Over at Exposure Compensation, Miguel has a great recent post about the question of "personal style." It got me thinking... while we all want to avoid the problem of creating a portfolio that reads like a one-person group show, I can't help but take that phrase "personal style" with a grain of salt. Far too often, that search for a personal style ends up leaning toward redundancy. How many times have you stumbled onto a great picture, but after looking through the book, show, or site, does it seem that the photographer is using that same formula over and over again? That's not to say that it's not a great picture, or maybe even twenty great pictures, but unless the pictures speak to one another, build upon one another, the viewer's likely to leave through the same door they came in. My tastes lean toward those projects that, like a good novel or film, create layers and connections that warrant repeated viewings and take me beyond my initial expectations. I like to walk in, check out the basement, the attic, the medicine cabinet, etc. before I wander out through the garage.
One blatant example that comes to mind is Mitch Epstein's The City, a collection of mostly color street work emphasizing small moments of beauty and layered incongruity that sing of the endless possibilities of New York. In a sense, the street work jumps around in the way it's made- some pictures seem to have been shot quickly on the fly, some are much more deliberate in their framing, some have a shallow depth of field, some deep, and then in the middle of the book, Epstein has broken in with something even more jarring, a sort of sub-series of much more formal black and white environmental portraiture of family and friends. In Epstein's Work, a different book in which he writes about the ideas and process behind his projects, he writes that the shift toward the intimacy of the black and white portraiture came out of a desire to acknowledge both public and private space. "New York could not be summed up in its jostling streets. It had to be defined by its hidden sanctuaries as well, where friendship and family sustained people as they navigated the anonymous public sphere." Does this mixture of frenetic color street shooting and static large-format black and white portraiture mean that Epstein fails in the quest for a "personal style"? Hardly. It simply means that he's taken on a different approach, a different voice, in order to add another layer to his project. It's a book in which the individual photographs don't follow a formula, but still speak to one another and make connections.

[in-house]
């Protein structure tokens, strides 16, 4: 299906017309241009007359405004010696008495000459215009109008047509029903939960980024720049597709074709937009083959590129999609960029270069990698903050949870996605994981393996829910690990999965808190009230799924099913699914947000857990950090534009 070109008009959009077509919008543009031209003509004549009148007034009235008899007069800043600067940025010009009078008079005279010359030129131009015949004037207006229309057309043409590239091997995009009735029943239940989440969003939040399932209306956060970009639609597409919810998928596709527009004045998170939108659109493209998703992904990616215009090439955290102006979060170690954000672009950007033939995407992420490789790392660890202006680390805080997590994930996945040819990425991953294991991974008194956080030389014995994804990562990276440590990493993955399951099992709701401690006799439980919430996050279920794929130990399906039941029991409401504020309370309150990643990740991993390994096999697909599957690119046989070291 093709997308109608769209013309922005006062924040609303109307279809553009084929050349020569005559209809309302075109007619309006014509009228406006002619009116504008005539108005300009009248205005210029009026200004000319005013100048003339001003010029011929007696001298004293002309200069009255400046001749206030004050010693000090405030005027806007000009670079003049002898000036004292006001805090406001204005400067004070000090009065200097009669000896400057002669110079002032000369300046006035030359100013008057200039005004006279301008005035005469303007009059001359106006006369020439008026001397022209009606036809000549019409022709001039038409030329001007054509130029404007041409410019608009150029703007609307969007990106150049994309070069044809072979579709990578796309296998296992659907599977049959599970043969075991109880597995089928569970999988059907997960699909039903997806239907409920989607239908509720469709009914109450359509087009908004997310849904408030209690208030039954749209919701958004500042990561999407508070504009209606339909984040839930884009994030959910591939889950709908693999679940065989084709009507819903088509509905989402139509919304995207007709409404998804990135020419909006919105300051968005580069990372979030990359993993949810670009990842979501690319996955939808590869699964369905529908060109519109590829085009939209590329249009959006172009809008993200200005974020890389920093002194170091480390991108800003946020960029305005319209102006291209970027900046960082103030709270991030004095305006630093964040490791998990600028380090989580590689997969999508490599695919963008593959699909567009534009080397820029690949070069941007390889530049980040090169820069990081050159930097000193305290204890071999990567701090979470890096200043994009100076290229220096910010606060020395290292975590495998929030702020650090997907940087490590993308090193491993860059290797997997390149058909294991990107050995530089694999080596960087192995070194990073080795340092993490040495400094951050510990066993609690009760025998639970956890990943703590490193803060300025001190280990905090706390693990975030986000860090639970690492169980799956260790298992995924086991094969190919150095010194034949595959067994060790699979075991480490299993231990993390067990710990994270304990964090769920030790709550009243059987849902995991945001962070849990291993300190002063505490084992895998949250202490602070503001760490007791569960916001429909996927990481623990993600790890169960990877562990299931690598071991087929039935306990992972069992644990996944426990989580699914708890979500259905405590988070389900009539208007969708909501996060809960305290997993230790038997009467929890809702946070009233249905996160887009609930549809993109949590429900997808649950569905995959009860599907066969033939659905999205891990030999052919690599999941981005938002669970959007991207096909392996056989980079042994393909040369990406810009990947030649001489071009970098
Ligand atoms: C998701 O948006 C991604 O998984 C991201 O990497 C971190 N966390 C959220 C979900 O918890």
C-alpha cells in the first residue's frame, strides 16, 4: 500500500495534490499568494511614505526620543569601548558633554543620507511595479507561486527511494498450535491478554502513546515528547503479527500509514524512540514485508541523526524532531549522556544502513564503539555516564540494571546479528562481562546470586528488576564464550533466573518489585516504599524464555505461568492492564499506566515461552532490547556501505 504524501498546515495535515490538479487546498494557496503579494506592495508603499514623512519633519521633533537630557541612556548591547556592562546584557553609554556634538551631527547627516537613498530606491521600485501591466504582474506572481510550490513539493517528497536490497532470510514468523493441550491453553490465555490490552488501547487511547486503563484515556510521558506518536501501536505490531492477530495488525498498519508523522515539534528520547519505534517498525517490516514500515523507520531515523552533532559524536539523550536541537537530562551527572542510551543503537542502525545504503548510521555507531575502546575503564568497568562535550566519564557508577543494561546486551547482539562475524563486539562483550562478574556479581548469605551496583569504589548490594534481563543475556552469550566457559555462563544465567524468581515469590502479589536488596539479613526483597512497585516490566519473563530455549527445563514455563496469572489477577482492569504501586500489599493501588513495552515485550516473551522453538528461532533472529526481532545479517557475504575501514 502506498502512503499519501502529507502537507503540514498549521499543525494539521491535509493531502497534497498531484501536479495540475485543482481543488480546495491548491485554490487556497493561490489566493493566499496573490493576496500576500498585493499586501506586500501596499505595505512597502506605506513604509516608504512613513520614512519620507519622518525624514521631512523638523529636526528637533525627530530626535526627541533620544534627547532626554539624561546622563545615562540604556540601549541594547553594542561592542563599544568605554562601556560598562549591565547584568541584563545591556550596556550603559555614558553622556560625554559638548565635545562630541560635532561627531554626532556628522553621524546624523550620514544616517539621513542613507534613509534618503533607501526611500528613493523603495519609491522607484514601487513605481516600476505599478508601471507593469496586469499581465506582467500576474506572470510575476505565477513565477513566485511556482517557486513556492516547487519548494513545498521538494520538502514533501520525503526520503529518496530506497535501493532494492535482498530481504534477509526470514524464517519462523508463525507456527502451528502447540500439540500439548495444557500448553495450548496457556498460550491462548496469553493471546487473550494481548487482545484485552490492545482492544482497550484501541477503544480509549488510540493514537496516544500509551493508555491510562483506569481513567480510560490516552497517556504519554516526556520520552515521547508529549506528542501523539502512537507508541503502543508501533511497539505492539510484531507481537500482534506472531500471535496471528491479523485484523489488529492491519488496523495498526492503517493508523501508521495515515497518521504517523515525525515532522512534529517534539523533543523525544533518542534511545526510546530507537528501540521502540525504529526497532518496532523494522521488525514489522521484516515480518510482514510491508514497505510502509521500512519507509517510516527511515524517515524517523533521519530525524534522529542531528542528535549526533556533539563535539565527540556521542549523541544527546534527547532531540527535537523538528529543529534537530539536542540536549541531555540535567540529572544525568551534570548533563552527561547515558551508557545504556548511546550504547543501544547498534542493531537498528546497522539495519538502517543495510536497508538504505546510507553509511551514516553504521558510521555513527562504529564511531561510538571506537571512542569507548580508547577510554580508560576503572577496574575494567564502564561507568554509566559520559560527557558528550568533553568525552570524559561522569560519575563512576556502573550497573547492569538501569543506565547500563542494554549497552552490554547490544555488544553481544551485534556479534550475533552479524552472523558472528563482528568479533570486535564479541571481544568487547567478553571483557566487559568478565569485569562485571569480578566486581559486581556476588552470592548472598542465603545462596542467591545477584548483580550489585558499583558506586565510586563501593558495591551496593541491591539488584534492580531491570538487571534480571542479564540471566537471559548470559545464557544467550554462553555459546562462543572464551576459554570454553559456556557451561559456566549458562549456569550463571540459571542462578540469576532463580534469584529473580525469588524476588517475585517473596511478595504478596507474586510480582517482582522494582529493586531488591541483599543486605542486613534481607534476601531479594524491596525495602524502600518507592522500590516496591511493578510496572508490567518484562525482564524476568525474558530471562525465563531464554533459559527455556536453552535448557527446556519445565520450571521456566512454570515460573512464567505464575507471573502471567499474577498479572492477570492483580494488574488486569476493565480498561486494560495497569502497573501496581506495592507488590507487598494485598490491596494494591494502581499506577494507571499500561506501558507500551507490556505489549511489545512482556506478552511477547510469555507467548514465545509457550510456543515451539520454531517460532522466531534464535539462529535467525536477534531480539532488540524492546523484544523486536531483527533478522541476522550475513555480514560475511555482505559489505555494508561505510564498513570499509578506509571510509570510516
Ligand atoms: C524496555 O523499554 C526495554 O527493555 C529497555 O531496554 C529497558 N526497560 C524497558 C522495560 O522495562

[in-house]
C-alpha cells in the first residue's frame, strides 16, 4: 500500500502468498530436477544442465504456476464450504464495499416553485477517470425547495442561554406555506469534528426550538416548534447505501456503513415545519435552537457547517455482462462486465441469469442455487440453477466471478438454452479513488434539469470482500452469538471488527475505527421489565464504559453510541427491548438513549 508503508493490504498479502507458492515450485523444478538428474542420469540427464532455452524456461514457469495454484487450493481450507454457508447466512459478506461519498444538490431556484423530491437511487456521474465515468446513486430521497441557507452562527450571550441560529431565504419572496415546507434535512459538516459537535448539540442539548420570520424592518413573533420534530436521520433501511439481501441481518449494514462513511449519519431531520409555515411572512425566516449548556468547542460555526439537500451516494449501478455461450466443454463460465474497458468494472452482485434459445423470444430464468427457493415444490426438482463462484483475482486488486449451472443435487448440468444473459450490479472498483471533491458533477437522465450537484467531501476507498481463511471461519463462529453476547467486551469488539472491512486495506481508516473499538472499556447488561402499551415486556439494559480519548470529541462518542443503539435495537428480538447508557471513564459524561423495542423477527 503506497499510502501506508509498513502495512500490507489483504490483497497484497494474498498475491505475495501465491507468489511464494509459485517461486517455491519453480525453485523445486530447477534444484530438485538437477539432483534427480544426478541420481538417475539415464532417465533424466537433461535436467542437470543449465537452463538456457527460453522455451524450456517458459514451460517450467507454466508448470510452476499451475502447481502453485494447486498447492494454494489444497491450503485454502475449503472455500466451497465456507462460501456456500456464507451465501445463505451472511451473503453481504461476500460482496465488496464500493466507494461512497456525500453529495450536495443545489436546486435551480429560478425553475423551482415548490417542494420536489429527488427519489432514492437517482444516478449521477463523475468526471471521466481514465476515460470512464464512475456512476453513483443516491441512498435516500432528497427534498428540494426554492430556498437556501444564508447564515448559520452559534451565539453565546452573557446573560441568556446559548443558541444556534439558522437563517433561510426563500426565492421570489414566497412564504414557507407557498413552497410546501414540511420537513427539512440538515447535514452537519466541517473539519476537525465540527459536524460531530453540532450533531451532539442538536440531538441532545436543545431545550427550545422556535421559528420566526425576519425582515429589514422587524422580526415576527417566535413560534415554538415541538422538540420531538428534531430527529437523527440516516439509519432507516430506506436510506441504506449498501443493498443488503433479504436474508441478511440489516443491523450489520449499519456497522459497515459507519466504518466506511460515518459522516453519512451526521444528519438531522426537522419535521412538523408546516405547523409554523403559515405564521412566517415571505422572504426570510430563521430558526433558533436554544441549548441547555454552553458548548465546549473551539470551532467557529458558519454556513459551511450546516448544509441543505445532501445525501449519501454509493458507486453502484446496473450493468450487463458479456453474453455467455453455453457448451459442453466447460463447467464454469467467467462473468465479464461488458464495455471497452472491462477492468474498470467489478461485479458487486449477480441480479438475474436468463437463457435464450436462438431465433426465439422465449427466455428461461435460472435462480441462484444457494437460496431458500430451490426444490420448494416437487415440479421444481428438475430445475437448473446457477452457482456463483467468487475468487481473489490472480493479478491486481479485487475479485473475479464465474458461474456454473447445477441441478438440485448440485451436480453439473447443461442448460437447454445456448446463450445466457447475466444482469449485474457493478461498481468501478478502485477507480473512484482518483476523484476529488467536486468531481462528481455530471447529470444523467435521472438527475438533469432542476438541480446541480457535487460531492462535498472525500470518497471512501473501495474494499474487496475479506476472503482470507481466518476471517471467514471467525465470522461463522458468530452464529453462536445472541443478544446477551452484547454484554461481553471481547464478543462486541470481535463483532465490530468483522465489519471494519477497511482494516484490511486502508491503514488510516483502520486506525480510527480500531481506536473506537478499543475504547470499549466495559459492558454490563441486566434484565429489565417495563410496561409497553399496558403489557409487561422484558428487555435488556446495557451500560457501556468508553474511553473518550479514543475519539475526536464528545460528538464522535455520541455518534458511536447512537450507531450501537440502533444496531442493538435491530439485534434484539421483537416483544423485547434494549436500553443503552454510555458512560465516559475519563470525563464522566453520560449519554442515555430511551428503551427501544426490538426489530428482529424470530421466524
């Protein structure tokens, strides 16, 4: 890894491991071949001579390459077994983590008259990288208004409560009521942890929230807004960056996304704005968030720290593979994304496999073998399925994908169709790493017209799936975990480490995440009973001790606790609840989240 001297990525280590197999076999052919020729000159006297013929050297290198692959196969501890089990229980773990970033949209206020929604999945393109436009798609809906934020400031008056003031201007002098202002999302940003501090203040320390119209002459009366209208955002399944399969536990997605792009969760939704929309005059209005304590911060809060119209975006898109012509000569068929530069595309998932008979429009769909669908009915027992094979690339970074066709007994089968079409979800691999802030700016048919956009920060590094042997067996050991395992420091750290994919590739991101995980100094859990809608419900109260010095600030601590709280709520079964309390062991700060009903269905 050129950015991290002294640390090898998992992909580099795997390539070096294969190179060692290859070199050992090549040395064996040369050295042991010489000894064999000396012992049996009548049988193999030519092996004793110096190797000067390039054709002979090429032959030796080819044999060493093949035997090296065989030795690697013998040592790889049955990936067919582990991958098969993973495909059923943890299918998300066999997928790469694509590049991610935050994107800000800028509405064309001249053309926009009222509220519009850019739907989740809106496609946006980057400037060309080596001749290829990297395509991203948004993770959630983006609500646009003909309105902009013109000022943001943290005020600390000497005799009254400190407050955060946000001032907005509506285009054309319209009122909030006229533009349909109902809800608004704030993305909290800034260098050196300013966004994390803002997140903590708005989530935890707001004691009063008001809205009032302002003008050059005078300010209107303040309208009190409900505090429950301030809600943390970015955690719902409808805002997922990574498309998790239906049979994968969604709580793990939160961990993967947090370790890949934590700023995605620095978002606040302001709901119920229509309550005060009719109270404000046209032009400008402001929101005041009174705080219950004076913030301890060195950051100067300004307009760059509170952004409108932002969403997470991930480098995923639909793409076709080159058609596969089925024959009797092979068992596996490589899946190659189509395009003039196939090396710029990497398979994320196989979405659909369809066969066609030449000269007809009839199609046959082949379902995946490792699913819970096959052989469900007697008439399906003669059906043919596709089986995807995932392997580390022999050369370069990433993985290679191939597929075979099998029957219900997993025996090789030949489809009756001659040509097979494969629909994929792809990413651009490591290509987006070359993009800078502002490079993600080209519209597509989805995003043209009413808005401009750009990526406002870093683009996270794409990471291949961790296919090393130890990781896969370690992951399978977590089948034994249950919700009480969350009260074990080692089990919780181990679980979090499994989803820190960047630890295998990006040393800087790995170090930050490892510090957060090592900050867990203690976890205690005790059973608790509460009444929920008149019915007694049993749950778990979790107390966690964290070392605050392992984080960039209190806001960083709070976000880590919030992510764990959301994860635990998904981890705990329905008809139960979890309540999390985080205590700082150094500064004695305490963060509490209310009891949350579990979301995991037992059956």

More on this later. This is a topic I could ramble on about for days. If it keeps raining, I just might. In the meantime, re-read Miguel's post. In a sense, I'm just singing along.